Pickleball brings life to Bellingham


More times than not, we don't get a say in how we leave this earth. But if we did, David Tondi would know exactly how he would like to go out.

"I hope I'm on a pickleball court when I finally check out," Tondi said in a phone interview. "With my racket in my hand."

Pickleball, the proverbial "thinking man's game," as the 67-year-old Tondi explained it, is similar in nature to tennis and Ping Pong. Players compete with paddles and a multitude of different types of balls, all in the purpose of outmaneuvering and outwitting their opponents on the other side of the net.

Tondi, who proudly boasts his love and passion for pickleball, proclaiming himself an ambassador of sorts for the game, was all but unaware of its existence eight years ago after moving from Philadelphia to Bellingham.

That was until he was working out at the YMCA one morning, and he happened to catch a glance at a group of guys getting after it in the gym. Only thing was, he couldn't quite tell what they were playing.

"I kept on looking and watching," Tondi said of the four guys playing pickleball. "I was on a machine, and I positioned where I was working out so I could look in the gym and watch the game. And then I would walk in and get a drink, and they said, 'You want to play?'"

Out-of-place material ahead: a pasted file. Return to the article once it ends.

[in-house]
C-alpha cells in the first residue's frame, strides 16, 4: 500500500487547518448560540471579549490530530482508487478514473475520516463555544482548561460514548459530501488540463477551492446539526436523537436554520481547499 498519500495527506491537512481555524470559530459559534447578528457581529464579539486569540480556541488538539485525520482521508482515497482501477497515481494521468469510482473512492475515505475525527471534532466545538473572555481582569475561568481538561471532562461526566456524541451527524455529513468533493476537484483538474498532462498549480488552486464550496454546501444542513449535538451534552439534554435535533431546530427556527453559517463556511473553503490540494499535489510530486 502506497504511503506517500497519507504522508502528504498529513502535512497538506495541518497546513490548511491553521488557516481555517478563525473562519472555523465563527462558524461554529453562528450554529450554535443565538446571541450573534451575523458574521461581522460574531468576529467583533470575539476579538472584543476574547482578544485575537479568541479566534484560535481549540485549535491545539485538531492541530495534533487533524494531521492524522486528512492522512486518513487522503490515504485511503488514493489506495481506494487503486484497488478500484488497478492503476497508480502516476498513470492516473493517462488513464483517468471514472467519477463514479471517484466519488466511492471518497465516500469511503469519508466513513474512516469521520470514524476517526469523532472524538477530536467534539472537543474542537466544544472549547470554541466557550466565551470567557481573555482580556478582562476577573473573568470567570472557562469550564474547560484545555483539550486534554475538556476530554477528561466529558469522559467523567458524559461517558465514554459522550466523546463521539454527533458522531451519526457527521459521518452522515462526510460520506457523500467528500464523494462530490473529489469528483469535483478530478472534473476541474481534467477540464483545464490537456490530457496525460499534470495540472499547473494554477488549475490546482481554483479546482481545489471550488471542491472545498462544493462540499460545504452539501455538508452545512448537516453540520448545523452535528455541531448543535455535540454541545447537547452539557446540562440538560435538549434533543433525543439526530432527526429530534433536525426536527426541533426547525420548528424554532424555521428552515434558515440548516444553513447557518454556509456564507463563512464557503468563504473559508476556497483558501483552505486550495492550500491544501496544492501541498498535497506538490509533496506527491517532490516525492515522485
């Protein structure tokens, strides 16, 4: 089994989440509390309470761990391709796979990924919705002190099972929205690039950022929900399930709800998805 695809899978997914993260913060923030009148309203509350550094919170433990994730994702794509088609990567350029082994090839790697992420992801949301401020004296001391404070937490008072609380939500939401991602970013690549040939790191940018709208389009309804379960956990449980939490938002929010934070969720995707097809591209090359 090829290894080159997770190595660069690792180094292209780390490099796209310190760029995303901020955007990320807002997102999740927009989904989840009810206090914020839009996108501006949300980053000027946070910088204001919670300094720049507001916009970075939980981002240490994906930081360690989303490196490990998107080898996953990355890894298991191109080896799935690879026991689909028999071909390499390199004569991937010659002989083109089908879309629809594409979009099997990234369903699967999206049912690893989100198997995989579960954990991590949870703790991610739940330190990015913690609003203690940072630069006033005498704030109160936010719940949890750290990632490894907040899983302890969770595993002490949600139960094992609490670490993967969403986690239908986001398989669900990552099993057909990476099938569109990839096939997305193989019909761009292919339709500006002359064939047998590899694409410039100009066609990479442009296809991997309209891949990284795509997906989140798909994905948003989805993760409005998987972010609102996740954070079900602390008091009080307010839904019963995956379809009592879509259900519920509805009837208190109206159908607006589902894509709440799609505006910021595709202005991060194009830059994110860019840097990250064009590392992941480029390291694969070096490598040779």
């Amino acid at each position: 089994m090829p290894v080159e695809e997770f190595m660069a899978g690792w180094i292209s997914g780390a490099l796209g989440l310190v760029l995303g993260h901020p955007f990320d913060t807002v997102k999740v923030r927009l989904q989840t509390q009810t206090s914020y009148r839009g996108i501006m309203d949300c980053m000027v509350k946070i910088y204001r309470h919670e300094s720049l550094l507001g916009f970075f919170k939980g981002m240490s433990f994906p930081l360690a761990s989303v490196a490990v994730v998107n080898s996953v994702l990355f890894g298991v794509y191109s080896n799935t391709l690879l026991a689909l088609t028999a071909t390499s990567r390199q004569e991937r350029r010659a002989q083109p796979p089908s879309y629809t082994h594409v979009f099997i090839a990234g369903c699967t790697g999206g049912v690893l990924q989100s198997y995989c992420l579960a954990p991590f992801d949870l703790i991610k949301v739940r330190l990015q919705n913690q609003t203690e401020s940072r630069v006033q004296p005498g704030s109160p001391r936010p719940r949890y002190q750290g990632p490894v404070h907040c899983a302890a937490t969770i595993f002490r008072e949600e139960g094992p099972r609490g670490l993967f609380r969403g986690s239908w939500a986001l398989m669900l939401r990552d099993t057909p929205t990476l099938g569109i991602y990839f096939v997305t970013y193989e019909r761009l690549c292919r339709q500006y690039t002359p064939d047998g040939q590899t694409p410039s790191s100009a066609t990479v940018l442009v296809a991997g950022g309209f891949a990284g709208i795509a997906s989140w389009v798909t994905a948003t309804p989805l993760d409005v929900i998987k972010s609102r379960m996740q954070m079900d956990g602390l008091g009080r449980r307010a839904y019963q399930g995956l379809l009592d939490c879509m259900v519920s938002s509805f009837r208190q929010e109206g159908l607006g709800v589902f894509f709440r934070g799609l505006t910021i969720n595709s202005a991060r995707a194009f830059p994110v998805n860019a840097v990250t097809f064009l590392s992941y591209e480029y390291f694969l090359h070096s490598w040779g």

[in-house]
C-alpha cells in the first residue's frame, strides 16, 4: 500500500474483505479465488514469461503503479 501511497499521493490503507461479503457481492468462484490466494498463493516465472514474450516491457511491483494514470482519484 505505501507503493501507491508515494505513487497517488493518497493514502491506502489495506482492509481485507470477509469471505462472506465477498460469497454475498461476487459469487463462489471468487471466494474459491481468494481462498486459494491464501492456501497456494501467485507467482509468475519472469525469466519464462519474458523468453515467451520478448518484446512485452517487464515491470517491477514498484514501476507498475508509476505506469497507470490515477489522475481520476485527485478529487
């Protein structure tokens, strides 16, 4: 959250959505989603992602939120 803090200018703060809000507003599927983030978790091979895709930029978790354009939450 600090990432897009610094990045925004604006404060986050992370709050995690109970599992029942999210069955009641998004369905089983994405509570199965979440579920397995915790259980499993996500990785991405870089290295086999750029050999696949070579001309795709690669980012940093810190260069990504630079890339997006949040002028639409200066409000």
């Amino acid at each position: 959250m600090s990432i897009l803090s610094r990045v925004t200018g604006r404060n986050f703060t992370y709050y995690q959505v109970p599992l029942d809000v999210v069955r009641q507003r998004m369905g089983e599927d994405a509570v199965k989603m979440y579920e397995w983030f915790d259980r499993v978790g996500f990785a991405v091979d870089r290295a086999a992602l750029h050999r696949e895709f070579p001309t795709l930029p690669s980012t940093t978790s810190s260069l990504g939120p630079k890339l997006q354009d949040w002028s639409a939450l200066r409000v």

Tondi took to the game like a bear to honey, with one facet particularly captivating his interest.

"It's like Ping Pong on steroids," he said.

He can't get enough of the game eight years removed, and playing four times a week still remains three less than he would like.

But alas, it must do, and Tondi continually looks forward to meeting his fellow pickleballers every Monday, Wednesday and Friday at Cornwall Park off Meridian to compete in some friendly competition.

Bellingham local Ron Wheeler loosely organizes the gatherings, meaning he takes down the names of anyone new who shows up and calls it good. Structure, as he said, isn't really his thing, and at 82 years old, who's to blame him.

"It's completely disorganized," he said with a laugh. "There is no organization. You just show up."

For someone like Tondi, every moment playing pickleball is precious. Not only has he grown to love it in a way few do, but it means life for him.

In 2003, Tondi suffered a heart attack at 57 years old. He was by no means an old man ready to bid farewell. The game of pickleball has given him, in essence, a new life to live.

"I tried to burn the cable at both ends," he said of a life plagued by stress, made worse by smoking. "But it relieves stress for me. When I'm on the court, all I am thinking about is playing the game, and trying to win.

"I feel good doing it, and it's heart healthy."

Tondi acknowledges that his recent run of good health and even better checkups with his doctor are not solely dependent on his playing pickleball, but he does realize it is a fundamental piece to the equation.

While Tondi has reaped the benefits of the sport by being physically active, there is a competitive side to the game, too, one he stokes every time he plays.

"I don't pitter-patter the ball back and forth," he said. "I appreciate a good game, even when I lose. I appreciate the slamming the ball, and the dink points."

Wheeler, who loosely organizes the event, takes a bit of a different approach than Tondi.

"Here, it is all fun," he said. "I don't need to be competitive. The good thing is that everybody is welcome."

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